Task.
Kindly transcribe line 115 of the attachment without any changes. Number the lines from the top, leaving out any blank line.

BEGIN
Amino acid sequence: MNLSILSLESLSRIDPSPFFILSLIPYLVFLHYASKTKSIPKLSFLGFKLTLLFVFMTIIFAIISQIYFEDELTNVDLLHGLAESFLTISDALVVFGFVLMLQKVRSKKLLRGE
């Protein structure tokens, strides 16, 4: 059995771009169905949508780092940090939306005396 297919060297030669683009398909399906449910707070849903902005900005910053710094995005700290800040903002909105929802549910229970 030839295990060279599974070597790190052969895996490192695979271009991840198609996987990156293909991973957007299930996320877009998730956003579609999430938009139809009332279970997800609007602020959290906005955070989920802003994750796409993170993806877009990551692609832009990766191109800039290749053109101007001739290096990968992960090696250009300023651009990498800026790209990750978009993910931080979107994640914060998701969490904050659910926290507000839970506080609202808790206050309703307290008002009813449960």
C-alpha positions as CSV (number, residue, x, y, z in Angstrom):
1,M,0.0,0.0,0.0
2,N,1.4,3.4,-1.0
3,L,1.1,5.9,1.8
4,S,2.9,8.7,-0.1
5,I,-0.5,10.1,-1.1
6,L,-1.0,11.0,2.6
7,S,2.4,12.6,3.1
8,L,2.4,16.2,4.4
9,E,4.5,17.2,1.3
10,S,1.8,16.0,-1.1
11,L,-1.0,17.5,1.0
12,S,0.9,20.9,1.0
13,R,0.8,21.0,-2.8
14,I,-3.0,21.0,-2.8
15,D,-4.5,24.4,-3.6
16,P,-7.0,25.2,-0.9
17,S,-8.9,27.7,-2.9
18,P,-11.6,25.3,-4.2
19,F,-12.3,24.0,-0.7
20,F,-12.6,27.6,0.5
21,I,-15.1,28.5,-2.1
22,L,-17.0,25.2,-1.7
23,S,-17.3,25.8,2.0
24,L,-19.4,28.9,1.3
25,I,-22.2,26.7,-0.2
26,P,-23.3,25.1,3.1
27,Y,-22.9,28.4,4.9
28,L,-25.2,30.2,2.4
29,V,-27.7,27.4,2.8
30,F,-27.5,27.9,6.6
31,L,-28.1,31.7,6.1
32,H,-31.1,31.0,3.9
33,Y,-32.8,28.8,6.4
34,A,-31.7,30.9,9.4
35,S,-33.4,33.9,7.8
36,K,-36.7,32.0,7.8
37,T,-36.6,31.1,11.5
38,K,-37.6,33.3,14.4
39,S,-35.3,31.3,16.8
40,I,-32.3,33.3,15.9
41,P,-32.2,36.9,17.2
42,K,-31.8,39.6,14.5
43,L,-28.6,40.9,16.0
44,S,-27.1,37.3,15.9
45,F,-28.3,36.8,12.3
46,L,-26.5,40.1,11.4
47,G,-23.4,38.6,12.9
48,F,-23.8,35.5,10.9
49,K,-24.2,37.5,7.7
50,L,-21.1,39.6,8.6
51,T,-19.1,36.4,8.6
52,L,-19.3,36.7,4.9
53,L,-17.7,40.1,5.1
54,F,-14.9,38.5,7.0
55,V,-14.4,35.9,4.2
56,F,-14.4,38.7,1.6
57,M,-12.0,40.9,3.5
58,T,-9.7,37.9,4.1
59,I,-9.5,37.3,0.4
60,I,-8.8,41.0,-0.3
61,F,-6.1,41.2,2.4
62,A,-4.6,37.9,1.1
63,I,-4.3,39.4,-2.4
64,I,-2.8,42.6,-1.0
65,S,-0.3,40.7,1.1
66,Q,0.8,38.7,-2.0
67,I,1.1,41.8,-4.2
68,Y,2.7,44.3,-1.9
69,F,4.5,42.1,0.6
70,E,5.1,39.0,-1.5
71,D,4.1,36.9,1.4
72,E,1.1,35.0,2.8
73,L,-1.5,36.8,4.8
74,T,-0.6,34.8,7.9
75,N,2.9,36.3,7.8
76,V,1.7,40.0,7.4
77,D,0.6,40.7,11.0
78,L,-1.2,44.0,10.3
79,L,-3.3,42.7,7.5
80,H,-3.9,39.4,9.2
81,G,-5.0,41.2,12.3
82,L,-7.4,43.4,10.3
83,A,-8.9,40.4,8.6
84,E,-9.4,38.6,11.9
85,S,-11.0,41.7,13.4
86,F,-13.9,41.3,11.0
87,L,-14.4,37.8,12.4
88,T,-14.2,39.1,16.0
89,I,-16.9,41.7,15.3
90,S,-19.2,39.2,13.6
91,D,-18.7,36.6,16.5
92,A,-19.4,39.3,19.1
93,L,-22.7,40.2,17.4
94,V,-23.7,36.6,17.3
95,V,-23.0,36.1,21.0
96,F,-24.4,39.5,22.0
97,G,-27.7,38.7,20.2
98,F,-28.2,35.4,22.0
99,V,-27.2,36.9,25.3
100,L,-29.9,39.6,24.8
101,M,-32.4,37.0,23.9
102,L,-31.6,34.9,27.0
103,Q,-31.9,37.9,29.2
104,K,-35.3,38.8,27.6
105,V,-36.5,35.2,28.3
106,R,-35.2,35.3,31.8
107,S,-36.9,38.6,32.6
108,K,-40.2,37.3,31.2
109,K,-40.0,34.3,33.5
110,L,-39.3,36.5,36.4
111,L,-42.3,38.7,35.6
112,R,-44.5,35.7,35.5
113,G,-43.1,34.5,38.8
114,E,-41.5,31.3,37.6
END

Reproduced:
112,R,-44.5,35.7,35.5